There are, I think, three tangible consequences of anti-statism.
1. Justifying real abuse of state power
Anti-statist rhetoric is encoded with a promise: that once we are back in charge we will really show them who’s in control. And this is not an empty promise. Trump supporters are increasingly open that they see the failure to sufficiently control the national security and justice systems as a missed opportunity that they will remedy next time out. In these terms, the “deconstruction” of the administrative state does not mean a reduction of state power, but the politicization of that power.
A political philosophy that is both anti-statist and promises to use state power will inevitably struggle with contradictions and hypocrisies.
It holds others to account while denying such accountability applies to them. Trump has used the mishandling of classified information as one of his primary political weapons. It was a key theme in his campaign against Clinton and other political opponents. James Comey acknowledged that his publicizing of the FBI investigation against Clinton was driven partly by a desire to protect the legitimacy of the institution, which in turn reflected a desire to cater to Trump’s claims. It’s likely that this decision handed Trump his election victory.
This philosophy extends a measure of protection to its tribe that it denies to its political enemies. A conservative news media that had fretted about the safety of judges personally attacked an “Epstein judge” who had Ok’d the warrant. Fox News posted false images of the judge, and contributing to a barrage of anti-semitic hate that saw his synagogue cancel services.
The logic that allows such incongruities to make sense is reflected in the adage that: “Conservatism consists of exactly one proposition, to wit: There must be in-groups whom the law protects but does not bind, alongside out-groups whom the law binds but does not protect.”
Trump has actualized this idea and made it uncomfortably explicit. The blatant nature of his misdeeds makes it harder to ignore the costs of the law not binding the in-group. And so if the state takes even some modest step to hold him accountable, a more radical stance is required. All state actors are corrupt, and the only solution is to take control and use that power for one’s own ends. This is less discomfort with state power, but with the idea that state power used without favor will be power that is sometimes used against us, and is therefore illegitimate.
By denying the possibility that the state can play any legitimate role, it justifies obvious abuses of power by our side. We can’t trust the state, but we do trust ourselves. In doing so, it aborts the idea of the state as an evenhanded actor designed to serve a pluralistic public and multiple factions, one that can be controlled by formal democratic processes. Legitimate processes of democratic accountability become the justification for anti-democratic abuses of state power.
2. Paving the way for political violence
The political tensions that arose from the search of Mar-A-Lago will not end anytime soon. Many more processes that seek to hold Trump accountable for his actions continue: the January 6th commission, tax fraud investigations in New York, an election tampering case in Georgia. As they advance we can expect more backlash.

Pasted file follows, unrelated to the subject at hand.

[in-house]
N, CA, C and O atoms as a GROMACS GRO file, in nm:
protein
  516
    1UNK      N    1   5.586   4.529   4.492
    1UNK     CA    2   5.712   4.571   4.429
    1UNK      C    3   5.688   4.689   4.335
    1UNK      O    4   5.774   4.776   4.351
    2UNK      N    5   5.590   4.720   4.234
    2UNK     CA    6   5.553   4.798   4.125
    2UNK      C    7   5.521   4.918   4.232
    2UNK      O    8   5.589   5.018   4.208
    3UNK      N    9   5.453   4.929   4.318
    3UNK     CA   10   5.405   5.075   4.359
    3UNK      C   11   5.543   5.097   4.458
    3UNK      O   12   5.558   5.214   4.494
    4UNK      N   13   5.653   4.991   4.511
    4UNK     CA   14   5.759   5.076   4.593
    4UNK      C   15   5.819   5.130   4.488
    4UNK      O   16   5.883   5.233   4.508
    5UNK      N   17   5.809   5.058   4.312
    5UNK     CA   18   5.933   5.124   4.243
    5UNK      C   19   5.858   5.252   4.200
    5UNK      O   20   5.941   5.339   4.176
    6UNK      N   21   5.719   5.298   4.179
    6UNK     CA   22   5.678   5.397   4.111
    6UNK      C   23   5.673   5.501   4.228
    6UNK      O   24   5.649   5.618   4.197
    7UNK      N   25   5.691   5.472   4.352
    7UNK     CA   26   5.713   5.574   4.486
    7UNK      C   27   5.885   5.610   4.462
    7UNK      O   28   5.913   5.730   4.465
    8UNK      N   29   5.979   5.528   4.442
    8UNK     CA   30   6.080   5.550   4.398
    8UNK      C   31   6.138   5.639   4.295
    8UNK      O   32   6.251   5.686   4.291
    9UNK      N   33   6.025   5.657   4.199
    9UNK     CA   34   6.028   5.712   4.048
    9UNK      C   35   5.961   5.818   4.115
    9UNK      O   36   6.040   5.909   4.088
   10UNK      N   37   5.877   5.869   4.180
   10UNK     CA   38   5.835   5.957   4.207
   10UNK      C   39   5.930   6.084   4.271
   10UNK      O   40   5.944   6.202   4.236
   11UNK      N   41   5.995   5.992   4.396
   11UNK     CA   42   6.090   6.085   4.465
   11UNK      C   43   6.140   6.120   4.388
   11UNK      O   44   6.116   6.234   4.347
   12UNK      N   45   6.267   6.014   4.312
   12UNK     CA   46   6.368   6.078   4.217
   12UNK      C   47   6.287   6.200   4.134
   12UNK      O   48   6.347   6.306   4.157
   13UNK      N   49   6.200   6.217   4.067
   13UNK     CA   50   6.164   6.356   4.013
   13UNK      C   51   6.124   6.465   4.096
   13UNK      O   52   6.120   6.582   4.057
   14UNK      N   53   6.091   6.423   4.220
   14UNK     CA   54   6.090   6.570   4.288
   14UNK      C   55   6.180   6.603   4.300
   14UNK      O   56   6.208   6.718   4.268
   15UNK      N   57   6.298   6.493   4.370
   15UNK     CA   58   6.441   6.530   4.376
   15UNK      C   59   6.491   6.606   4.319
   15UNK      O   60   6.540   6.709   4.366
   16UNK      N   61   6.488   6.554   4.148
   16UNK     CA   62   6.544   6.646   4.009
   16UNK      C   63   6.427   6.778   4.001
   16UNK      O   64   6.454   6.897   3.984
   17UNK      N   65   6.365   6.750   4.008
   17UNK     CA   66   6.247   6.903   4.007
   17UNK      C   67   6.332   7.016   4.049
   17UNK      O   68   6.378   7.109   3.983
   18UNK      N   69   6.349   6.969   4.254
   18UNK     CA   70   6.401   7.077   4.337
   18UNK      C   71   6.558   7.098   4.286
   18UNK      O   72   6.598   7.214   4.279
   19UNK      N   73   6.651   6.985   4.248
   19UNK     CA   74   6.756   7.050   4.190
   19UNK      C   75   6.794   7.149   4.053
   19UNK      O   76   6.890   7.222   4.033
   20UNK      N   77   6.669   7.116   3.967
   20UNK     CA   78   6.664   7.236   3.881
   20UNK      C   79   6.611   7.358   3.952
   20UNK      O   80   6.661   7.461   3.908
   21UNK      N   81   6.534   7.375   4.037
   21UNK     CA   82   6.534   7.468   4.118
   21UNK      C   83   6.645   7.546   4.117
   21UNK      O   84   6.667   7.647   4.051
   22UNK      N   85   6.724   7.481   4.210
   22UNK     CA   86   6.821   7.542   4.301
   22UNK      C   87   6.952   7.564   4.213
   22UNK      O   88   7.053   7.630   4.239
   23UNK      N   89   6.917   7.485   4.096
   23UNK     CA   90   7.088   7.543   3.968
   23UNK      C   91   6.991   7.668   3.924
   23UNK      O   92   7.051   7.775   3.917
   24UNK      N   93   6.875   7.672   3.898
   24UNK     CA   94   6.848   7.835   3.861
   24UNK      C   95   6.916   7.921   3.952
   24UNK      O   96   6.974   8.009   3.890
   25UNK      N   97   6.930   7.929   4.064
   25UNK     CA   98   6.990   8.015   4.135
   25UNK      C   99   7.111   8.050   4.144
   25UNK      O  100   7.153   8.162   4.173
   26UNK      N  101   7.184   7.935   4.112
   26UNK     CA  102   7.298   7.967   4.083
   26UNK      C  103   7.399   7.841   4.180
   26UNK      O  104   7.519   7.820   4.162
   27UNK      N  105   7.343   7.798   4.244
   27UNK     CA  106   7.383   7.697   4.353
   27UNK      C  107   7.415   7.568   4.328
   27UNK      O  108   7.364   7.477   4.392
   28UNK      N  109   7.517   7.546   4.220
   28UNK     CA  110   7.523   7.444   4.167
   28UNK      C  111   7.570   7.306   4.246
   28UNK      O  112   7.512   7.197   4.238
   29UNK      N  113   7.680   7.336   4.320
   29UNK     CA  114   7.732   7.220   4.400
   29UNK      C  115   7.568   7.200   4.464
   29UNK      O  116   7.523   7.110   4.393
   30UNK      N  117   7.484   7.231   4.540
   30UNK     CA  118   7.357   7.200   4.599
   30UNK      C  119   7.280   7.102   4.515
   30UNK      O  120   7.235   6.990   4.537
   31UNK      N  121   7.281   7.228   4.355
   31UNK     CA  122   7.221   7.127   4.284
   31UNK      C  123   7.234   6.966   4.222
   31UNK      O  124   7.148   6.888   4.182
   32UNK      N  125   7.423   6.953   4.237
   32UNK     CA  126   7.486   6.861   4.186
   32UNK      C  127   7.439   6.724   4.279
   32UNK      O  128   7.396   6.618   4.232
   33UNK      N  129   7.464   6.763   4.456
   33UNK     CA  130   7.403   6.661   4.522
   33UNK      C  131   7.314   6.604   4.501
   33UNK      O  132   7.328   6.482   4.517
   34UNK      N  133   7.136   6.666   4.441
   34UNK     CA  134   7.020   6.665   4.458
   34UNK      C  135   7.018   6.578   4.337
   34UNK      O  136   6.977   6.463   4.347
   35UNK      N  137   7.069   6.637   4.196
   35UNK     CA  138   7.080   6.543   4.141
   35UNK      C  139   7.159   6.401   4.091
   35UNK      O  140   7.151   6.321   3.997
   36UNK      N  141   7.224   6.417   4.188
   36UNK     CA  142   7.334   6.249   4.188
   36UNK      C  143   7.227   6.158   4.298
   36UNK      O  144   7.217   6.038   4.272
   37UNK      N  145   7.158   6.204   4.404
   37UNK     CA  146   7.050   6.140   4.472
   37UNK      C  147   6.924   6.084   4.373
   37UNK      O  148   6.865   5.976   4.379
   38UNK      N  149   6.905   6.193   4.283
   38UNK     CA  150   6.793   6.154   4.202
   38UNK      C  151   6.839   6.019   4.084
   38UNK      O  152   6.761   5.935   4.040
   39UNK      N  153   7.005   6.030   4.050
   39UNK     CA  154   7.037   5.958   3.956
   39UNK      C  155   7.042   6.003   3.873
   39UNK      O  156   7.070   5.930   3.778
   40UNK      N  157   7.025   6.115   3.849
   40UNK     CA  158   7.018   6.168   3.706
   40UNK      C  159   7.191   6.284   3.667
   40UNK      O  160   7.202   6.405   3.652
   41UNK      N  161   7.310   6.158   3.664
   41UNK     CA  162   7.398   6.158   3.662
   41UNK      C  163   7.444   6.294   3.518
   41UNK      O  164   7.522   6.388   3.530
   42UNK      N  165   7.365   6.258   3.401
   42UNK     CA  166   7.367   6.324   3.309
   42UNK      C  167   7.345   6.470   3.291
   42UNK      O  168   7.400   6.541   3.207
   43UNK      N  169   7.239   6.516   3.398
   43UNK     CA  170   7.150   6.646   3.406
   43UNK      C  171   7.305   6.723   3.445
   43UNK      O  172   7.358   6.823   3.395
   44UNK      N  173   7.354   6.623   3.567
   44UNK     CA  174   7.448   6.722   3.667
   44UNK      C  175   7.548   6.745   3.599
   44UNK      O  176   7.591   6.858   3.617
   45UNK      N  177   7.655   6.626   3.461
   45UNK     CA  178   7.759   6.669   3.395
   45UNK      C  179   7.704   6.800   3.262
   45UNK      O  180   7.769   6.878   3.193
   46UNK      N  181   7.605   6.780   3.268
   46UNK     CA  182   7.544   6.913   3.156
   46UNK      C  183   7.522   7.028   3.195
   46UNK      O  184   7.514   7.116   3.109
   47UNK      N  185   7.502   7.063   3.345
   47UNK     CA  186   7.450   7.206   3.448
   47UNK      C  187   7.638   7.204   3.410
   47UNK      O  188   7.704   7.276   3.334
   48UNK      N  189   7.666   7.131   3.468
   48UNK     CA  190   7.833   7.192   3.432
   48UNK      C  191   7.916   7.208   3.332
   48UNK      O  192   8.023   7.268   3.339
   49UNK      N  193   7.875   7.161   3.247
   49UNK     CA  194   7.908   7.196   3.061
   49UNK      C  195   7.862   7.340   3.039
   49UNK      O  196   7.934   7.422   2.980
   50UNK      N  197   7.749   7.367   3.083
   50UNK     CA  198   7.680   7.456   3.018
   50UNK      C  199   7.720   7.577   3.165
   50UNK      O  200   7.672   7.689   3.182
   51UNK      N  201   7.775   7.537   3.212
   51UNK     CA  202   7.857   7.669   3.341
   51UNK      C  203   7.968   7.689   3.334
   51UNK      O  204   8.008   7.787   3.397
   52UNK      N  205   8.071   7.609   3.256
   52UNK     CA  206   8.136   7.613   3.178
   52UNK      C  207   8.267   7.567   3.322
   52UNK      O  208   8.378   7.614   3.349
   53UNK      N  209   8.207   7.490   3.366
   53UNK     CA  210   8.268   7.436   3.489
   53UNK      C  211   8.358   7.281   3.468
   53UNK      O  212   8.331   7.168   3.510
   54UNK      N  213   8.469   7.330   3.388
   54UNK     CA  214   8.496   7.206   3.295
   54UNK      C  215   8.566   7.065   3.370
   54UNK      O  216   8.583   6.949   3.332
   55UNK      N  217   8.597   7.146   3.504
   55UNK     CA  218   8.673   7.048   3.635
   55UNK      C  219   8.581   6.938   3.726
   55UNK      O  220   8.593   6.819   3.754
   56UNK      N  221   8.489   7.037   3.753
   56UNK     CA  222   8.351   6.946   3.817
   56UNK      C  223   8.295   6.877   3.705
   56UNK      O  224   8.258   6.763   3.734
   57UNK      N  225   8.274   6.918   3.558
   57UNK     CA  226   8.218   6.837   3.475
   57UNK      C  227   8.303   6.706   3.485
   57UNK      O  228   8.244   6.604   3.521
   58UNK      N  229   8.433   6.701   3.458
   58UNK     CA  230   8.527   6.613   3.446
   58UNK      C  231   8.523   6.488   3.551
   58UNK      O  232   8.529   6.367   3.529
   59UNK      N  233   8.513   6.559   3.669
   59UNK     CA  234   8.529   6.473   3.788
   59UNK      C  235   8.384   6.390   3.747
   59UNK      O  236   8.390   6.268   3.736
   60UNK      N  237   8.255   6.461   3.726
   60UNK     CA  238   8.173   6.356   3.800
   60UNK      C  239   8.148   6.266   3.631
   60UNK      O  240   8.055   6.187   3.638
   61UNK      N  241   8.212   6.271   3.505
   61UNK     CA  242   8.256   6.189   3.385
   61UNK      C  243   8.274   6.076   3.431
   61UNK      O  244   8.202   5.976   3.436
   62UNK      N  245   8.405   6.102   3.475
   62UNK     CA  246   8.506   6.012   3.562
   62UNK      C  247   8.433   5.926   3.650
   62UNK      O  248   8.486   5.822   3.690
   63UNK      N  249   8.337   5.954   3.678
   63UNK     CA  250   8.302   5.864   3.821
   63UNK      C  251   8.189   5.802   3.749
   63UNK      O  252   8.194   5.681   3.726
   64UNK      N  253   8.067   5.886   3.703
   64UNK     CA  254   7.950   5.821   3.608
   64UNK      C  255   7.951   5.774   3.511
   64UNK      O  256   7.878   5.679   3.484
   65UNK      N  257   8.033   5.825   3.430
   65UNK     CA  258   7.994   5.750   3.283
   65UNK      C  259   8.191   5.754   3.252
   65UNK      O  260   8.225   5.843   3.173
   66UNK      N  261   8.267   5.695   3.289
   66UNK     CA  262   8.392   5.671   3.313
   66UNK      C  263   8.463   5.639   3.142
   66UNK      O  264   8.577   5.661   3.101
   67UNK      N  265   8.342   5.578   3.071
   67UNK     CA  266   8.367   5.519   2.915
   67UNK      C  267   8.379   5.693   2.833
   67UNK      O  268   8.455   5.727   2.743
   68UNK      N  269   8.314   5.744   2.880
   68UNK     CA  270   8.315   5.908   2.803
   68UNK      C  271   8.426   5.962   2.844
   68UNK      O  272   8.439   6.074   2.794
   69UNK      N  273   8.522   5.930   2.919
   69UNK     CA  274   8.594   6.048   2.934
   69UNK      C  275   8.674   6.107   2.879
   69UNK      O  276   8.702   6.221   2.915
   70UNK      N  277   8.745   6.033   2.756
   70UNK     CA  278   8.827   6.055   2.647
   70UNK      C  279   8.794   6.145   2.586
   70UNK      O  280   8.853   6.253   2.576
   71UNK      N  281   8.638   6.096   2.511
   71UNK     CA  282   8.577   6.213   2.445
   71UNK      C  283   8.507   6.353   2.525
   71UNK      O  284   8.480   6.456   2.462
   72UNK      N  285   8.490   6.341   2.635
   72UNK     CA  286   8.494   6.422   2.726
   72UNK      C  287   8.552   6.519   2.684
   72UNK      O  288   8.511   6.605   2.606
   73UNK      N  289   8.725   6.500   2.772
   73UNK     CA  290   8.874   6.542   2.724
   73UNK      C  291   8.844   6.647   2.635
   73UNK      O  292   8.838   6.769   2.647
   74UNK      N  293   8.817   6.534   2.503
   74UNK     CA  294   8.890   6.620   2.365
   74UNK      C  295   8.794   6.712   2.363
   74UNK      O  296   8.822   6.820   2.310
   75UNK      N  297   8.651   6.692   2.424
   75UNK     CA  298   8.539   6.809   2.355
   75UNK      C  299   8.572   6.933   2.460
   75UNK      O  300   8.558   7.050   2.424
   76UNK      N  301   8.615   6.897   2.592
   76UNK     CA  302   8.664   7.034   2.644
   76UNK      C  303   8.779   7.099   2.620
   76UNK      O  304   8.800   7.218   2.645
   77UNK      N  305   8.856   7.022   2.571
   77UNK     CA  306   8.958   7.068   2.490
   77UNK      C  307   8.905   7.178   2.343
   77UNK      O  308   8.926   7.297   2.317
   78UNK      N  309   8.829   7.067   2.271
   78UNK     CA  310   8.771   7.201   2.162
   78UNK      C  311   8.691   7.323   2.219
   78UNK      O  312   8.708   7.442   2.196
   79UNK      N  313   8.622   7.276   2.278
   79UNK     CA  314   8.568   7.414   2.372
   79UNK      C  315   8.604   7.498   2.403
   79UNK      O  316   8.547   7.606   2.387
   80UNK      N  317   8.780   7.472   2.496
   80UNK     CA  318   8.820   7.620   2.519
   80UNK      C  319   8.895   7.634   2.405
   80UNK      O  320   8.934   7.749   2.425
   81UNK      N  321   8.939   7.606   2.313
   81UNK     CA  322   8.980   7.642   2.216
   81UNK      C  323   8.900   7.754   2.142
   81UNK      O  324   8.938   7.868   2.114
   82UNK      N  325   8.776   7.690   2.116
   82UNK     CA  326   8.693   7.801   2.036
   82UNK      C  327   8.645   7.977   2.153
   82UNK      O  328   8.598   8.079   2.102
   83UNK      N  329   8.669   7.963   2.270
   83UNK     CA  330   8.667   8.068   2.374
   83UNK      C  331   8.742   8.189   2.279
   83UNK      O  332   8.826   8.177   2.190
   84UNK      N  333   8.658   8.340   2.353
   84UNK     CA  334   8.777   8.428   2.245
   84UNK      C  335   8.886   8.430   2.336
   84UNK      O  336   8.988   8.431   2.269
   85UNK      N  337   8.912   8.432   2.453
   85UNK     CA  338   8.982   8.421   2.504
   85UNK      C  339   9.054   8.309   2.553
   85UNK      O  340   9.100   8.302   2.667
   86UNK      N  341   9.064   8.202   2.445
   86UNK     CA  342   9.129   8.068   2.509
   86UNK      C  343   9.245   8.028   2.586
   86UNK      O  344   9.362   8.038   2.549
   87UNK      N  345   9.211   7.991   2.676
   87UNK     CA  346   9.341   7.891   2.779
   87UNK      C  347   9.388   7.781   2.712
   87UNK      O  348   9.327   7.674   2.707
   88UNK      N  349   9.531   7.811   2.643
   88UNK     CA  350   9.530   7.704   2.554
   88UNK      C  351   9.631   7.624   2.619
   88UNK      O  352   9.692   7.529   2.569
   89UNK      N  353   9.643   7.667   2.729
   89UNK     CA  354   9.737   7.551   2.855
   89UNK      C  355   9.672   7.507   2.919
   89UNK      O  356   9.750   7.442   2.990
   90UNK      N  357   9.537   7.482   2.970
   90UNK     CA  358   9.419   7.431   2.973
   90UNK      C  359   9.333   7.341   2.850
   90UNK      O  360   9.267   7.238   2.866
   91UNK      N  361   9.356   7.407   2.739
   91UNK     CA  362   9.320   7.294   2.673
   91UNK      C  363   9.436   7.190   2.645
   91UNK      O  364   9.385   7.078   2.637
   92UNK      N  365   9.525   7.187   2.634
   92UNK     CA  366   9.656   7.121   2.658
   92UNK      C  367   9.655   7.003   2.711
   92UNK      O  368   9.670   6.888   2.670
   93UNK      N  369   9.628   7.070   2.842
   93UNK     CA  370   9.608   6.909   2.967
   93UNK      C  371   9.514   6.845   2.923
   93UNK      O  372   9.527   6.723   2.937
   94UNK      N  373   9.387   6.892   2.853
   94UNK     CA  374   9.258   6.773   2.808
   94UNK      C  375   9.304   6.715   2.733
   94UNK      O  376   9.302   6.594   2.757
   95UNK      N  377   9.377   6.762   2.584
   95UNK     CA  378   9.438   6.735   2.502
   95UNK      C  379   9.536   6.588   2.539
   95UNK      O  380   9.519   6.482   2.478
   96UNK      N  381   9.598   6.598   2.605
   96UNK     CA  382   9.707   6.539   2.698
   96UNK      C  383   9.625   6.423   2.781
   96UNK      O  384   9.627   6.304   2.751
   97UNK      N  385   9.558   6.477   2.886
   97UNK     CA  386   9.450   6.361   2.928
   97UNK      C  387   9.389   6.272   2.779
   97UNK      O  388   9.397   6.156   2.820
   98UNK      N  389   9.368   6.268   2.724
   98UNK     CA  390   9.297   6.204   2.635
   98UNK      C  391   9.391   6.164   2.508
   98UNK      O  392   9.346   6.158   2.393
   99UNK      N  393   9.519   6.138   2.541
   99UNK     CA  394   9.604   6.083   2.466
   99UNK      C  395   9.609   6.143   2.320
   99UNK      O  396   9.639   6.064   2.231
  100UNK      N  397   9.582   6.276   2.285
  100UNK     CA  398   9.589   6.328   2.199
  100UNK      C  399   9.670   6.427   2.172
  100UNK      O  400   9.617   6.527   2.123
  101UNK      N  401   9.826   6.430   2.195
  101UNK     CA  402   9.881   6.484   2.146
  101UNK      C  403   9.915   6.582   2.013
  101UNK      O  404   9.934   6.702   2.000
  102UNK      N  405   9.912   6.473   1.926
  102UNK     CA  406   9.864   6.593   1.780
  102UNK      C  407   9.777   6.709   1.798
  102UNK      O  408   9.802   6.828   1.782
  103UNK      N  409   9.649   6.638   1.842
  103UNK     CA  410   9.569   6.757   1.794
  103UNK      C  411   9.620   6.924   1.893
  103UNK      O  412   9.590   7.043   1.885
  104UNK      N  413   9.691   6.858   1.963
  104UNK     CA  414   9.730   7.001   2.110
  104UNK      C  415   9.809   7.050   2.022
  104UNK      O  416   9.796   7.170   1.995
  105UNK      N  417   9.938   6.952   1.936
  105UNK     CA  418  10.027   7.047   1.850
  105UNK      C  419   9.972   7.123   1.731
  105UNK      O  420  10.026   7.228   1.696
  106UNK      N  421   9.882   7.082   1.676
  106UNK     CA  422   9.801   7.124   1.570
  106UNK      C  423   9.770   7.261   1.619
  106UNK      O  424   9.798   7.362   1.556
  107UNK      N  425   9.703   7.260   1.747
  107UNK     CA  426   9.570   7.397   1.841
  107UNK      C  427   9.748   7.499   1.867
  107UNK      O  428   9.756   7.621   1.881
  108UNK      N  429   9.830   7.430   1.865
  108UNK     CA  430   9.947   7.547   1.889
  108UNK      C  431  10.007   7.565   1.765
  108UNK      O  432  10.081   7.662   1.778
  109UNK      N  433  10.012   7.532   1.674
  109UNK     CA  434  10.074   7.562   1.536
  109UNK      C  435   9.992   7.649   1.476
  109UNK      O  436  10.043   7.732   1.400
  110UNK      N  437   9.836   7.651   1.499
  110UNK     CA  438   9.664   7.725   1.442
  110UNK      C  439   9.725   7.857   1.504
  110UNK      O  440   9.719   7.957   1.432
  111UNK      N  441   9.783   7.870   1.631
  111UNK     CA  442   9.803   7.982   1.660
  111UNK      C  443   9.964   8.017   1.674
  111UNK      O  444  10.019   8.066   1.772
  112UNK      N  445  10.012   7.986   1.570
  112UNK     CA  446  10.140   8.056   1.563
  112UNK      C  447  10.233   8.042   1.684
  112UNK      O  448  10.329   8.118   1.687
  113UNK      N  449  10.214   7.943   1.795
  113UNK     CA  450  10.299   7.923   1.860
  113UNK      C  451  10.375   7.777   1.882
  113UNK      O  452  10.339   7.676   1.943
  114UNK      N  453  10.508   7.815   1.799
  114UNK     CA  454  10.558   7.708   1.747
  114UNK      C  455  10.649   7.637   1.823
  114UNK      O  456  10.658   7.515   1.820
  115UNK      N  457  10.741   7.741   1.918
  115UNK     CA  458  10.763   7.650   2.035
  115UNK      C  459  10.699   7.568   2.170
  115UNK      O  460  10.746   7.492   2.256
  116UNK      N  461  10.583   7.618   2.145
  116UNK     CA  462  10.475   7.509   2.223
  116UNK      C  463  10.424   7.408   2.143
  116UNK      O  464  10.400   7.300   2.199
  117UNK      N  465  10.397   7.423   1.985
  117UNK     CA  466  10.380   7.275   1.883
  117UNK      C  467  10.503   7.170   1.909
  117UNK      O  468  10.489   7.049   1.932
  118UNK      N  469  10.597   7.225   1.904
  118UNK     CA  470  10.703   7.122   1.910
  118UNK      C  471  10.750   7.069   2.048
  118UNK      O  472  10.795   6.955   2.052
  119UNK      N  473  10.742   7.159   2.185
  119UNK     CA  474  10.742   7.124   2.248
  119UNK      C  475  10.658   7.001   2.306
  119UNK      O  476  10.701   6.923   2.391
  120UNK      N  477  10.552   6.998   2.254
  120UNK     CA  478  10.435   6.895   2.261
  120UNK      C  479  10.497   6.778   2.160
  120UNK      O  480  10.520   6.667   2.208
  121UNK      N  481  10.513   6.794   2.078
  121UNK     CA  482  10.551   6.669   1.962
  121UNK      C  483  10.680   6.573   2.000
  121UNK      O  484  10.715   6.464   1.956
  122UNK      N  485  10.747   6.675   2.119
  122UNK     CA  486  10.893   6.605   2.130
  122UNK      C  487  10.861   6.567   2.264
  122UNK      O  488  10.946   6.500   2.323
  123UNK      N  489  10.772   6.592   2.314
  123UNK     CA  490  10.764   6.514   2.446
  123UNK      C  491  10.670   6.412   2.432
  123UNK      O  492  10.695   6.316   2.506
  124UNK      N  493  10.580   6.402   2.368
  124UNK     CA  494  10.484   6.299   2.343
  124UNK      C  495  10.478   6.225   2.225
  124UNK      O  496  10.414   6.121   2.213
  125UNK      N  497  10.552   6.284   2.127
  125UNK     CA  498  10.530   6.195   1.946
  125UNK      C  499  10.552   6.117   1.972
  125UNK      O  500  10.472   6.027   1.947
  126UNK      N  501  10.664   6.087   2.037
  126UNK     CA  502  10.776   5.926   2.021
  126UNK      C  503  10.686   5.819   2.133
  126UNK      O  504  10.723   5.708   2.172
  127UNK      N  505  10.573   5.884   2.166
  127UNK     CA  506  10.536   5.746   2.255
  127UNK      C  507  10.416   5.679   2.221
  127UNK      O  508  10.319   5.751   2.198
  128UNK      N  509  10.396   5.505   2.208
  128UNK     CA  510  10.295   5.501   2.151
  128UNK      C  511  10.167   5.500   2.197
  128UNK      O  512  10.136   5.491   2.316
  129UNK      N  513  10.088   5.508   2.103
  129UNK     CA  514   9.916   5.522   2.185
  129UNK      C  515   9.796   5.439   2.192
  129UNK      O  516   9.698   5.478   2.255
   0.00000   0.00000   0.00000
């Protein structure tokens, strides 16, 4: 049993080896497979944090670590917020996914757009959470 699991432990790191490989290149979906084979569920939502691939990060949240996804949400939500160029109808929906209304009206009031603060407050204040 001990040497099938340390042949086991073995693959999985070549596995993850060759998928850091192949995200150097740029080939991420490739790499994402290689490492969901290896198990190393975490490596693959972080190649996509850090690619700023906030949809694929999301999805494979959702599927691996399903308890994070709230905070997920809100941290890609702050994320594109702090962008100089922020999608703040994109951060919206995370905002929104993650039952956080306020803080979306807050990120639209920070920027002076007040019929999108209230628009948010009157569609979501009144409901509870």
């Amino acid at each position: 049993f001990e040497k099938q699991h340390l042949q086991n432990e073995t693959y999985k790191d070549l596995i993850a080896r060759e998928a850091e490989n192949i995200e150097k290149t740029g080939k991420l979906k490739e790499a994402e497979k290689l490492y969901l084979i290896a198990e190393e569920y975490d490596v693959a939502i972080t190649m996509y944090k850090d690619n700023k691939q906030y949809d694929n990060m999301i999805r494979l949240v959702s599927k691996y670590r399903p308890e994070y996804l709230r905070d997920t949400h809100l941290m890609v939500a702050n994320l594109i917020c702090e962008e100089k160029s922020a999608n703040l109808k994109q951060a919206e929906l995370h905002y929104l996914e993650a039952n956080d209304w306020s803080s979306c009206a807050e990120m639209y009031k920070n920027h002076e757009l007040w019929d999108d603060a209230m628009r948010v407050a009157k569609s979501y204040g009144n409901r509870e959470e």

One plausible outcome is more political violence. Many conservative politicians and commentators walked a narrow line between predicting a violent backlash and goading it on. Some of their supporters will take such words seriously.
On Trump’s social media app, Truth Social, a man wrote “Violence is not (all) terrorism. Kill the F.B.I. on sight” before attempting to do precisely that at a FBI field office. This barely made a ripple in the flow anti-government rhetoric. It also did not stop Breitbart from publishing the names of the FBI officials who were involved in the search warrant.
Violent far-right attacks are our main source of domestic terrorism in the US, and on the increase. These are cultivated by a rhetoric that identifies political opponents as existential threats, preaches victimhood, and encourages extremist action. It seems only a matter of time until we have an event on a similar scale to the Oklahoma bombing, or targeted assassinations of public officials simply for doing their jobs.
3. Undermining state capacity
Beyond the immediate threats of political violence, there are the long-term effects of declining trust in government. Governments need trust to function. That trust should be earned, not given, but an unquestioning faith in a political leader over the institutions and legal processes that should hold him accountable is damaging for democracy.
Criticism and scrutiny is warranted, but the conservative narrative about the state has lost its bearing. In such a context, collective action becomes impossible; power is only legitimate when it is held by your tribe. As long as this anti-statist philosophy holds, it makes it more difficult to gain support for investments in state institutions.
For example, a number of Republicans connected two things that objectively have little to do with each other: an investigation into Trump’s mishandling of classified information, and new investments in the IRS. This act of political imagination relied partly on a false statistic that Biden will be hiring 87,000 new IRS agents, but was made possible by an anti-statist mindset that can transform competent performance of a core function of government into an threatening emblem of a banana republic.
There are other ways that the anti-statist philosophy will hurt state capacity. The negative construal of public employment and harassment will make it harder to recruit good people to public work (see, the teaching profession, public health, or election administration).
If the Trumpian version of anti-statism is self-serving as a political philosophy, it is broadly damaging as a governing philosophy. As citizens sees a government engage in real abuses of power, and unable to perform core tasks, anti-statism becomes a self-fulfilling prophecy, leaving the public little reason to trust the state.